In an extraordinary bow to former President Trump, House Republicans voted Wednesday to purge GOP Conference Chairwoman Liz Cheney from her leadership post, punishing the conservative Wyoming Republican for daring to refute Trump’s lie that the 2020 election was stolen.
The decision was made by voice vote, meaning there will be no tally of the lawmakers who voted to dump Cheney, or of those who wanted her to stay on. Sources inside the closed-door vote said it was an overwhelming vote against Cheney. Some guessed the split was three to one.
That represents a remarkable shift from a similar challenge to her leadership status in February, when she won handily. And it marked the first time in recent memory that a congressional GOP leader was toppled by rank-and-file Republicans in the middle of their term through a formal vote.
Trump was not on Wednesday’s ballot, but he was the elephant in the room as Cheney’s colleagues voted to condemn her for what has become an unpardonable sin in today’s Republican Party: calling out the former president for his repeated falsehoods about his election defeat.
“You can't have a conference chair who recites Democrat talking points,” Rep. Jim Jordan (R-Ohio), former head of the conservative House Freedom Caucus and a close Trump ally, said after the vote.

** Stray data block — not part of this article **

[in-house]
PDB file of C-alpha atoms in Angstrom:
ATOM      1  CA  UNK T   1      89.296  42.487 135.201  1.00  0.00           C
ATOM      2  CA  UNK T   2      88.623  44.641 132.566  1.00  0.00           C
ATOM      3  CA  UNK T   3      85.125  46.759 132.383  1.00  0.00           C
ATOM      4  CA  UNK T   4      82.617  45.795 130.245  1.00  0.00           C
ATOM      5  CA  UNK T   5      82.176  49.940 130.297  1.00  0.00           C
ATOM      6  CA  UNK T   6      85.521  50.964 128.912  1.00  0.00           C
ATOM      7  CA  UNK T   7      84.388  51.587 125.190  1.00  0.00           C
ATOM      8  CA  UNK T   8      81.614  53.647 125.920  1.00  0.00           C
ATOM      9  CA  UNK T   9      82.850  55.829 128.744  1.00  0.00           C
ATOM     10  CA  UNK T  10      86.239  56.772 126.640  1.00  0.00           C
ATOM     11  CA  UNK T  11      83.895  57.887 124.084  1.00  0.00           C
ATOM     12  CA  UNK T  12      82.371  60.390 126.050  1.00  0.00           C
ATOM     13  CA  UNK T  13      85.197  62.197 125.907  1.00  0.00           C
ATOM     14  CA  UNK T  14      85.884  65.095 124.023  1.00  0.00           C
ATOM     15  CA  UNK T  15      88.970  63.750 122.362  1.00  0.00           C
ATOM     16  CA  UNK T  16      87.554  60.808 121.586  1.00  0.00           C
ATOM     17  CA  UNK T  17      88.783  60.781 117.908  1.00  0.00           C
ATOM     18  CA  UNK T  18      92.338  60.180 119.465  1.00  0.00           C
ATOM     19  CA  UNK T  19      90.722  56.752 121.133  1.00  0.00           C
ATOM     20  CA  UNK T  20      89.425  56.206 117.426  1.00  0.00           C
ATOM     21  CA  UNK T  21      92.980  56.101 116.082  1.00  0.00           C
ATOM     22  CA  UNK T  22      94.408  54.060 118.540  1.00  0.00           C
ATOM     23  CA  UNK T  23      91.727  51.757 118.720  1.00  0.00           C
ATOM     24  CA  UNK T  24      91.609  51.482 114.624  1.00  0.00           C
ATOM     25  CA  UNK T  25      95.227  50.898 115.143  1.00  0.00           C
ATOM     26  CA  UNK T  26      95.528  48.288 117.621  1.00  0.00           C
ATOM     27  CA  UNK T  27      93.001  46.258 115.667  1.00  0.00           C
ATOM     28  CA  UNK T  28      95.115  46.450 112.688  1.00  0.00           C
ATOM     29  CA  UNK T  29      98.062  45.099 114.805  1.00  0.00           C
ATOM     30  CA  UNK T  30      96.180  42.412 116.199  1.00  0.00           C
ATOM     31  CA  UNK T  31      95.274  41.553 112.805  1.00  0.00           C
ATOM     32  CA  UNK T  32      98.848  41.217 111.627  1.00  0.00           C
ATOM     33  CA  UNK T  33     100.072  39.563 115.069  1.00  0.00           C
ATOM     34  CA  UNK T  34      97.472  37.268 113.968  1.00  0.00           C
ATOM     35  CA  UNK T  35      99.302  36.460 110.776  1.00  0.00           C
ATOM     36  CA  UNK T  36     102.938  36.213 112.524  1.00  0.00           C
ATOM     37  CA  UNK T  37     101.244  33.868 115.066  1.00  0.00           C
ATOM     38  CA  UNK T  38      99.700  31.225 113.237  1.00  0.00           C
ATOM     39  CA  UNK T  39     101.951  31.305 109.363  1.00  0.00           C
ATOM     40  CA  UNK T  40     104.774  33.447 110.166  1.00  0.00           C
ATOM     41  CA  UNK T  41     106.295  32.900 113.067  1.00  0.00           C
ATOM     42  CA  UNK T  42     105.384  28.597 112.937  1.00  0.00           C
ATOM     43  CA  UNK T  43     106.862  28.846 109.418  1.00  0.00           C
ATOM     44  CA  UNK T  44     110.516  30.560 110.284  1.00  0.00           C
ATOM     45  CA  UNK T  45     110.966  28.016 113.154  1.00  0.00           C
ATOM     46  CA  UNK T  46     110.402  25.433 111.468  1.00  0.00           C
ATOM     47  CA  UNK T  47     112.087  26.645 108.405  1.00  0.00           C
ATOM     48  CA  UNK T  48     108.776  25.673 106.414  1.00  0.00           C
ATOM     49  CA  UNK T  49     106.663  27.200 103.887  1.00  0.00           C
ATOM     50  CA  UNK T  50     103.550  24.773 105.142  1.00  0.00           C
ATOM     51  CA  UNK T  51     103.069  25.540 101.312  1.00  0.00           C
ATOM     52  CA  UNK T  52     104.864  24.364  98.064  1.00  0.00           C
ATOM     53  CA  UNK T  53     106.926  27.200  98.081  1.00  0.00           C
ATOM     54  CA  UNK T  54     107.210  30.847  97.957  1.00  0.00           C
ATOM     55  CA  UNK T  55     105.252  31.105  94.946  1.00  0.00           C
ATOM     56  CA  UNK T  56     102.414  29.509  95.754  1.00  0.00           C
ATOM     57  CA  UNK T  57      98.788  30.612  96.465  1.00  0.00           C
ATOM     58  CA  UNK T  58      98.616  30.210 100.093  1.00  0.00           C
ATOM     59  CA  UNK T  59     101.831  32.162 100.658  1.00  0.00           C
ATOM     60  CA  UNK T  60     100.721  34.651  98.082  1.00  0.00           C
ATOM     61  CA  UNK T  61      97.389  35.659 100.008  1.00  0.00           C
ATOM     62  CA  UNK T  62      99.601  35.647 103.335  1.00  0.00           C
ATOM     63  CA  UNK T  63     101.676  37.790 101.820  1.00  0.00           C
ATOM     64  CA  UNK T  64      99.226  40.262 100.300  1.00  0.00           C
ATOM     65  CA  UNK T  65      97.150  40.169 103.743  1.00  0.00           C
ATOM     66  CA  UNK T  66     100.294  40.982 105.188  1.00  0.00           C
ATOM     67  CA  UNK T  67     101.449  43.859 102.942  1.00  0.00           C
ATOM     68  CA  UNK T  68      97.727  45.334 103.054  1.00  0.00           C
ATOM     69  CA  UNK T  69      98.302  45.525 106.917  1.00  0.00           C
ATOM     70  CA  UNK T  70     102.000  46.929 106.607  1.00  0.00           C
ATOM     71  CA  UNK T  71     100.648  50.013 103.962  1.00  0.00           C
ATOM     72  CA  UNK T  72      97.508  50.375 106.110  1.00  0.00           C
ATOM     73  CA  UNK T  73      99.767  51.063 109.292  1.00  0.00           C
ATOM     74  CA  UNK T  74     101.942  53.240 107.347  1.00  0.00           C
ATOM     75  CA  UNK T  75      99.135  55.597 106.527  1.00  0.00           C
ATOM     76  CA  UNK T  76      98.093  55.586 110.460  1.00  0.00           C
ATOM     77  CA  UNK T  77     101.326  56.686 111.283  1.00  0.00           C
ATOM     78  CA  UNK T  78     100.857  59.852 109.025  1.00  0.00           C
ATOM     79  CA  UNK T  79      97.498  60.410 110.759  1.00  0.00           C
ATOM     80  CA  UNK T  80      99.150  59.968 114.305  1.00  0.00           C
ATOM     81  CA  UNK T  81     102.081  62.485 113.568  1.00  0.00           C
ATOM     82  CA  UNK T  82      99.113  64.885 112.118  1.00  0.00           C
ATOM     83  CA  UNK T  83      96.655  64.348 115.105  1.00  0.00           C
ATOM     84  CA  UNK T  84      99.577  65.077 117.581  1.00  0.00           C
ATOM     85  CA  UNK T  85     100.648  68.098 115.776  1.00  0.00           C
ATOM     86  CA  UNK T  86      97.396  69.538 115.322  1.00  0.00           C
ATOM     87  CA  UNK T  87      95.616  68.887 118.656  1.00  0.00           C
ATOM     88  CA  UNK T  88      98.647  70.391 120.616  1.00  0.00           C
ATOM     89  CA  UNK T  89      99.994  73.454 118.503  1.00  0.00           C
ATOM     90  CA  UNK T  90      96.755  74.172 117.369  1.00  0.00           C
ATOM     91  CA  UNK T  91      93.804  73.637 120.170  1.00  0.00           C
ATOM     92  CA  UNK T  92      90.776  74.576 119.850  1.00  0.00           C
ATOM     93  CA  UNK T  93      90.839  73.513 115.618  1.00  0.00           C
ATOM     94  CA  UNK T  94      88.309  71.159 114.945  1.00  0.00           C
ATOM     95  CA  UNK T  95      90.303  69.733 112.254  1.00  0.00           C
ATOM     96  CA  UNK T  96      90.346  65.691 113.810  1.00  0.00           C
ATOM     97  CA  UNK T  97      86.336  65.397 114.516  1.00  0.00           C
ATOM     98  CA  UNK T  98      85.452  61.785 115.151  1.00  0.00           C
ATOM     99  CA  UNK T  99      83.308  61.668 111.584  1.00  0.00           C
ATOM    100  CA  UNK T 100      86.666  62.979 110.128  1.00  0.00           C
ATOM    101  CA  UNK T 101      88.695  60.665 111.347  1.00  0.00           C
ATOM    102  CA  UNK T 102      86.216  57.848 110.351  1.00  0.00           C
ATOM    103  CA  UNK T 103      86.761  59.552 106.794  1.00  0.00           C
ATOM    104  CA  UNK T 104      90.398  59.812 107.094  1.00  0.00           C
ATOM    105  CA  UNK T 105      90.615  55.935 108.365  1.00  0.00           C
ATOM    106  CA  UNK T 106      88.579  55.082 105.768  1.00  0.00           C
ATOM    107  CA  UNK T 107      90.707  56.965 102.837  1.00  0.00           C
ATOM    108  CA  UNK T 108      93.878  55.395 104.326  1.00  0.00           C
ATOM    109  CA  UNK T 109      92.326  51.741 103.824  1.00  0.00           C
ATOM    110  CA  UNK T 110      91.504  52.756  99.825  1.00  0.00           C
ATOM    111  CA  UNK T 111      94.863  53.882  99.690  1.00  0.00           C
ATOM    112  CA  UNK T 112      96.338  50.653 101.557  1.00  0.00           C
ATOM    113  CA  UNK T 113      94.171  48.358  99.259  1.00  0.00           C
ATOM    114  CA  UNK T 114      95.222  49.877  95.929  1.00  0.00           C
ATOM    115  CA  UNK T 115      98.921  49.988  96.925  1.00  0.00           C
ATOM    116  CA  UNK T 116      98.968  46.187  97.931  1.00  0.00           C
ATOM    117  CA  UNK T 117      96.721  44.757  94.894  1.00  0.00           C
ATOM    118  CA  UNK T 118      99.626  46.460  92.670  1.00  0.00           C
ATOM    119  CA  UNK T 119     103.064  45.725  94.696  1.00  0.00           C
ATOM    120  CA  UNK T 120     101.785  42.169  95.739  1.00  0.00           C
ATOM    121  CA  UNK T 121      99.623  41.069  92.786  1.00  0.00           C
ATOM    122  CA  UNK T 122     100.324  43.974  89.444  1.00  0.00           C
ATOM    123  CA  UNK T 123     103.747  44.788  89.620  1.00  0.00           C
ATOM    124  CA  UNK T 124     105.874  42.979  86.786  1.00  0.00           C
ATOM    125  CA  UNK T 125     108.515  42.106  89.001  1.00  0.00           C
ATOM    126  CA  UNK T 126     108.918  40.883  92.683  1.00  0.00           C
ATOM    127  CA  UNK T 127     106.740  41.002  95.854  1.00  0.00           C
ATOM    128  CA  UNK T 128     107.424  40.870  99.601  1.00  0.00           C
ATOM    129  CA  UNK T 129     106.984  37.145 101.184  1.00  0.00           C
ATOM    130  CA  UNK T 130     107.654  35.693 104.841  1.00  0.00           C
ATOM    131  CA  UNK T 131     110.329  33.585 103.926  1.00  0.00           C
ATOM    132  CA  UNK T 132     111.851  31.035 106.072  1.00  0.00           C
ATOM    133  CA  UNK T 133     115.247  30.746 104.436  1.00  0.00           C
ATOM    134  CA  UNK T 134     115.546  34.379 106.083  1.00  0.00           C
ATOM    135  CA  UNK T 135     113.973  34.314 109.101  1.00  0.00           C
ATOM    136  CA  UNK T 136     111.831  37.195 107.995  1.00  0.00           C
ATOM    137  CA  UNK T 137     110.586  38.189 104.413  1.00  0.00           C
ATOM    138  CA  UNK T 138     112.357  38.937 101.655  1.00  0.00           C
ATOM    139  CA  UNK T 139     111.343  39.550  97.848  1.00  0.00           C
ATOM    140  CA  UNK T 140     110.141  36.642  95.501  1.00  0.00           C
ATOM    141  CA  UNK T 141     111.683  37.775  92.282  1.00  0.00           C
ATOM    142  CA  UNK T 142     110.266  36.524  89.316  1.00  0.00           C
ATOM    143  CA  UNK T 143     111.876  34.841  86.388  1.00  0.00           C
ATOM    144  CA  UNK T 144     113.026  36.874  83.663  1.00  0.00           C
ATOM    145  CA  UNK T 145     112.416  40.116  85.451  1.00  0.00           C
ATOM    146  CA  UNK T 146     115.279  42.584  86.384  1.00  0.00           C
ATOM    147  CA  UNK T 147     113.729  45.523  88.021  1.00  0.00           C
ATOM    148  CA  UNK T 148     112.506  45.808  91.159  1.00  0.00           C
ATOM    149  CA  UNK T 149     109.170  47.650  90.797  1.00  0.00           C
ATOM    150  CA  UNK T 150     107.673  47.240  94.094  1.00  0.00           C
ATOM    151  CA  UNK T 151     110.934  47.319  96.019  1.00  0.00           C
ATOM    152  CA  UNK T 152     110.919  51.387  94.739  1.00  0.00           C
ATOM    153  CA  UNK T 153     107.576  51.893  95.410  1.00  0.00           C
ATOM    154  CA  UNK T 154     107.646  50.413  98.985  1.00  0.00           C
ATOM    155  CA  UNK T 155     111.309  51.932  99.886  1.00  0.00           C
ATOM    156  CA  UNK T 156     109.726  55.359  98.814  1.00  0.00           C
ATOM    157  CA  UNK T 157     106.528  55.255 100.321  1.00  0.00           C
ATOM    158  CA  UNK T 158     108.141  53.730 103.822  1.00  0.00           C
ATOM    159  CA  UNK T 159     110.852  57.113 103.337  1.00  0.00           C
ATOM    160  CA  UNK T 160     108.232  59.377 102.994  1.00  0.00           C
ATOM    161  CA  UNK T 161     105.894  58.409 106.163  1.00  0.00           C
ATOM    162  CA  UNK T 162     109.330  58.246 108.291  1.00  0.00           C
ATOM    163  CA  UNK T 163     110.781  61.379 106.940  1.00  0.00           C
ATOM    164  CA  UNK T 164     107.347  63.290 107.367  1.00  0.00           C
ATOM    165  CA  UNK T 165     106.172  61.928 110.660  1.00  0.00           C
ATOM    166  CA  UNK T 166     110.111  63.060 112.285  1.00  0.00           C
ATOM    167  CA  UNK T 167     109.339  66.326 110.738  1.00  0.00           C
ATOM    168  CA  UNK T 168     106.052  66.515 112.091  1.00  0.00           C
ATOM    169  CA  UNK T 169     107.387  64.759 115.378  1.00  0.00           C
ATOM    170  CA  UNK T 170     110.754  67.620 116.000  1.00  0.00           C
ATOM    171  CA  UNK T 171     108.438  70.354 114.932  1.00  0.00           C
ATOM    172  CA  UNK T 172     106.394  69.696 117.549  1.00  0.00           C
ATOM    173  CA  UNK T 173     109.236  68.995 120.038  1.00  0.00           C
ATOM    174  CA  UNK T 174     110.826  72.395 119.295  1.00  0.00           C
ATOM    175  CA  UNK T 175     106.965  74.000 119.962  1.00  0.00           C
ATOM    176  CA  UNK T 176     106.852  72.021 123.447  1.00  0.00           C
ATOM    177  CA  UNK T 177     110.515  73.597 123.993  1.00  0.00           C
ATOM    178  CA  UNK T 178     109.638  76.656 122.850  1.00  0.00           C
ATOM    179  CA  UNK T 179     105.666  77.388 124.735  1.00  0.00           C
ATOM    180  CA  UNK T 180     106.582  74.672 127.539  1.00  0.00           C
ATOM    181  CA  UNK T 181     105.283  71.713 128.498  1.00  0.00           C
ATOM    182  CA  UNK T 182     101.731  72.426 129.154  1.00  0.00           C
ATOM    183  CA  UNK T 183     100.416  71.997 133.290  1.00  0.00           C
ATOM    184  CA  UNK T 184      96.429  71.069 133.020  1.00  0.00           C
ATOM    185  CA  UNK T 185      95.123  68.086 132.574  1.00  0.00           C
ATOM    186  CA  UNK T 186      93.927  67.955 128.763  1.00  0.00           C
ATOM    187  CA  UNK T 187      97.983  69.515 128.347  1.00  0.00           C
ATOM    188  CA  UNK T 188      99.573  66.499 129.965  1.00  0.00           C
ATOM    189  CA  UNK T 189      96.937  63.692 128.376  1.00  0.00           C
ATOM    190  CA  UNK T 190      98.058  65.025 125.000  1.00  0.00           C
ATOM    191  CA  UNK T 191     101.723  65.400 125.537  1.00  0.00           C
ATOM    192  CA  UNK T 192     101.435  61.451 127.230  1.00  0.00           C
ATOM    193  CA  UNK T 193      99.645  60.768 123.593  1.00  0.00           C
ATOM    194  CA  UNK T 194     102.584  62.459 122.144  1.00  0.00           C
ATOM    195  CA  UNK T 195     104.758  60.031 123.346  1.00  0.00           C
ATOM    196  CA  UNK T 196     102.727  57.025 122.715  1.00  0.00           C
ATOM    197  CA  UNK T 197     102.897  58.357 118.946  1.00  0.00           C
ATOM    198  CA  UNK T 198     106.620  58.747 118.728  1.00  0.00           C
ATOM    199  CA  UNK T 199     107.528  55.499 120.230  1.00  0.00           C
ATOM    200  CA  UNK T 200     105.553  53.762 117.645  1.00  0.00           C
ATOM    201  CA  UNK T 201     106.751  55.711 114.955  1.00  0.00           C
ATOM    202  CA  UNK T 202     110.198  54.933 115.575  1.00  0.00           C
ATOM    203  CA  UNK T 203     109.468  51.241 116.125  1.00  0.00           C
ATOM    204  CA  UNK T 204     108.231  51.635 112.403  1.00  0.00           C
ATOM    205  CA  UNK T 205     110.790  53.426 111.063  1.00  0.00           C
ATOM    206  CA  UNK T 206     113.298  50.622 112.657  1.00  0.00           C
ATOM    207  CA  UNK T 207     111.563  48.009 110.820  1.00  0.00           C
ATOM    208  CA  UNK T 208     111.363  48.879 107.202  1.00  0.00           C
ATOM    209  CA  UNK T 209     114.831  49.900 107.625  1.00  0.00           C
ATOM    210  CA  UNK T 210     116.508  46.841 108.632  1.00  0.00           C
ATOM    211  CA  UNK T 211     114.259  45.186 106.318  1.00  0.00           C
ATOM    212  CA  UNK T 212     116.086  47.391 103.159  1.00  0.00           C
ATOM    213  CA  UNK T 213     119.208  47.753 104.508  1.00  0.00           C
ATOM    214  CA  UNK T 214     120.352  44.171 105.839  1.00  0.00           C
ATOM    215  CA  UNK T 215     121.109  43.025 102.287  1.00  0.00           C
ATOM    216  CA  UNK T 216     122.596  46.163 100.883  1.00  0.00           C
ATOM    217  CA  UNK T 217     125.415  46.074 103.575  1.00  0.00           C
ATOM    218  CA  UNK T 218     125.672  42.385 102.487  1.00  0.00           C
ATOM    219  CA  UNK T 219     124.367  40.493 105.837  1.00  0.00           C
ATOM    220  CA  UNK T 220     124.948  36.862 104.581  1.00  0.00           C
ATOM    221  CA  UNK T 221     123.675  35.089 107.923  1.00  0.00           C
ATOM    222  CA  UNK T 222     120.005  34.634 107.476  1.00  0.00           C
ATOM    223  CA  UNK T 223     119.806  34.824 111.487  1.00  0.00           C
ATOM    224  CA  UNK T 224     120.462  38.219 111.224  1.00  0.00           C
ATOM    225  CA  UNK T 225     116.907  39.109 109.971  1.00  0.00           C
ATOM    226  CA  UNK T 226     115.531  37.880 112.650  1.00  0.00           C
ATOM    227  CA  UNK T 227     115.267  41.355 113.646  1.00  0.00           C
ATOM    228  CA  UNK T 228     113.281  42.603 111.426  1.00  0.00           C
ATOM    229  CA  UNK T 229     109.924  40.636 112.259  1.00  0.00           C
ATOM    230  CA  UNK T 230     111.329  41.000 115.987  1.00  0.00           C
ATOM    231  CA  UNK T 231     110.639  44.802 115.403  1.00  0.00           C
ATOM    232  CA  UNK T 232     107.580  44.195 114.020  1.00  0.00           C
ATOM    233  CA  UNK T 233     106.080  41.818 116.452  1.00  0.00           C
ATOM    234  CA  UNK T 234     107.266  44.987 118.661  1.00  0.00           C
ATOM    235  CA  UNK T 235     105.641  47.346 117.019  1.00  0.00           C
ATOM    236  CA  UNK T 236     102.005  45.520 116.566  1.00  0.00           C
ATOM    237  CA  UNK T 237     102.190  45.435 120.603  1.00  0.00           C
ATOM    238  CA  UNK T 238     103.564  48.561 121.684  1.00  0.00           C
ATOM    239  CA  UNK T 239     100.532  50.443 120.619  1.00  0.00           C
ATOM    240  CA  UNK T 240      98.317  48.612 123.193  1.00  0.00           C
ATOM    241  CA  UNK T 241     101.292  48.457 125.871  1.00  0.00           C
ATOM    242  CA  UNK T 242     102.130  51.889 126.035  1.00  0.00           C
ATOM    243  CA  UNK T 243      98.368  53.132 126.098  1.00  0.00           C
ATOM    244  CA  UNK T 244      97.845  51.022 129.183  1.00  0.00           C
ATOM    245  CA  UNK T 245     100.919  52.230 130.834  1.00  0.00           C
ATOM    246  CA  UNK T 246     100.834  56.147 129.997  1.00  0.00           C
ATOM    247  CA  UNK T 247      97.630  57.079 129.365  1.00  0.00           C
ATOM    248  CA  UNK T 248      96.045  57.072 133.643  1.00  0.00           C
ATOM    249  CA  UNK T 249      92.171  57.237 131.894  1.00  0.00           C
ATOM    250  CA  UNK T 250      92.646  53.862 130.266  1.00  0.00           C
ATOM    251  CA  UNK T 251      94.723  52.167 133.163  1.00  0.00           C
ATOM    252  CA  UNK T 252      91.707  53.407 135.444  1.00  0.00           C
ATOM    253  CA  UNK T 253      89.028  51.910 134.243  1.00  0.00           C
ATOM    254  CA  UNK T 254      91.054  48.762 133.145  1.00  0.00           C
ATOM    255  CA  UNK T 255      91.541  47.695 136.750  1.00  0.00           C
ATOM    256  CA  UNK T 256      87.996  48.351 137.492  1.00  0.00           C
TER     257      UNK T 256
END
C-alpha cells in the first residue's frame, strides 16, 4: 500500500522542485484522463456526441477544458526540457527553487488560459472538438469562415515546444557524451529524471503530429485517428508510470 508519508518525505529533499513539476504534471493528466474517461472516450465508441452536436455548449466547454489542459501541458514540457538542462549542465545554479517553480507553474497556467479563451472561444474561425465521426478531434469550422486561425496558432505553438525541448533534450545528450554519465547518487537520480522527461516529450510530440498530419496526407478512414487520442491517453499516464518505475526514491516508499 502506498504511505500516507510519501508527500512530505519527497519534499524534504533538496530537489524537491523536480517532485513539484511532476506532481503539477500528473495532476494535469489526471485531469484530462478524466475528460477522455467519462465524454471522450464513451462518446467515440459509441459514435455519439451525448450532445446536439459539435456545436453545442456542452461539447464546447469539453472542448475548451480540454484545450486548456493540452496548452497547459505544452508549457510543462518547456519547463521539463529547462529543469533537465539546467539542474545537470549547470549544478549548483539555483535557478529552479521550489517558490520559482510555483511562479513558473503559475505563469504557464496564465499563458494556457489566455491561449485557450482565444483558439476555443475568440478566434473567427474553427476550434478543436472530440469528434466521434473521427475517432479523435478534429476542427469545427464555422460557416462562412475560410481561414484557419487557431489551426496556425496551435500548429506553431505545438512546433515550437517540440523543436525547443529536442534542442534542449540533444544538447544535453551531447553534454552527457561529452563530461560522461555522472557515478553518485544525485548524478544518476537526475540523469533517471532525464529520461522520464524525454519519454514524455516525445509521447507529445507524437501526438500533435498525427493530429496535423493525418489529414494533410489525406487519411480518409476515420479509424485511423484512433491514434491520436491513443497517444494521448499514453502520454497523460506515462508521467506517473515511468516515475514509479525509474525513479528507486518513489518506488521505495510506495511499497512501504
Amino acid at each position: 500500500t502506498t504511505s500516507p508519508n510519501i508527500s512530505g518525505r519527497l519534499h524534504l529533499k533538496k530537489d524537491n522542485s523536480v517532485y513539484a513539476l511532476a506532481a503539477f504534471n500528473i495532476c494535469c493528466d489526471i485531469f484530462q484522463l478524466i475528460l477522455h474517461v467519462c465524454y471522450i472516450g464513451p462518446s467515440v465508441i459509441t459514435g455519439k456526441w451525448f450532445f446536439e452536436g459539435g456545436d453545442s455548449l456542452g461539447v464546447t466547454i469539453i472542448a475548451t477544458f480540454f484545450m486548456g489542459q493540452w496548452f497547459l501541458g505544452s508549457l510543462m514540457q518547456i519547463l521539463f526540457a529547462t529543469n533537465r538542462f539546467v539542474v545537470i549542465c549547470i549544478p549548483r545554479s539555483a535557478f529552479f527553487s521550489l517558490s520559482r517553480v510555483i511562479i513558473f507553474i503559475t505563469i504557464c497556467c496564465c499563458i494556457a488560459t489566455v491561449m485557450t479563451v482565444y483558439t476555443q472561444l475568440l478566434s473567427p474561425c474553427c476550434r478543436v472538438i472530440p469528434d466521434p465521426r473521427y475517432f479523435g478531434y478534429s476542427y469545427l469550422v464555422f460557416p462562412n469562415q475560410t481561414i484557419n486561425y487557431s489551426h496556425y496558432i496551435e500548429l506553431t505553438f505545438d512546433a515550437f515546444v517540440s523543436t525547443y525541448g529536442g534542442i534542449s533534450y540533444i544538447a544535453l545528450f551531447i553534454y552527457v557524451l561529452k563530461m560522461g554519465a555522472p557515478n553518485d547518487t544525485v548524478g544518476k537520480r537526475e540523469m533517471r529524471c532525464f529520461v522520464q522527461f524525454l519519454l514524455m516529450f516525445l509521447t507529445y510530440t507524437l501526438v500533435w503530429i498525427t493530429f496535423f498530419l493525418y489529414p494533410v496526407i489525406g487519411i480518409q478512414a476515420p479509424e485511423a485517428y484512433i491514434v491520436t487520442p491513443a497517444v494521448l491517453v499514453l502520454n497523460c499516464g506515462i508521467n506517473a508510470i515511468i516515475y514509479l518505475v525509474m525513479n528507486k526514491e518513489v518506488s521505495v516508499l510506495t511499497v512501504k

Yet not all conservatives agreed.
Rep. Ken Buck (R-Colo.), another Freedom Caucus member, was a rare conservative supporting Cheney. A sharp critic of "cancel culture," Buck warned after the vote that Republicans likely alienated voters who agree with Cheney's criticisms of Trump — or at least her right to air them from a position of leadership.
"Liz didn't agree with President Trump's narrative and she was cancelled," Buck said. "We have to deal with this narrative at some point. There are major issues — the border, spending — there are major issues. But to suggest that the American people in 2022 won't consider the fact that we were unwilling to stand up to a narrative that the election was stolen, I think will be taken into consideration with their vote."
Wednesday, May 12, 2021
The Trump party just collected apostate Rep. Liz Cheney's head, removing her from the House GOP leadership in an unceremonious voice vote this morning.
It's all about Trump now.
Anyone who doesn't bow down to him will be removed.
Anyone remaining in the party is okay with that.
Keep that fact in mind.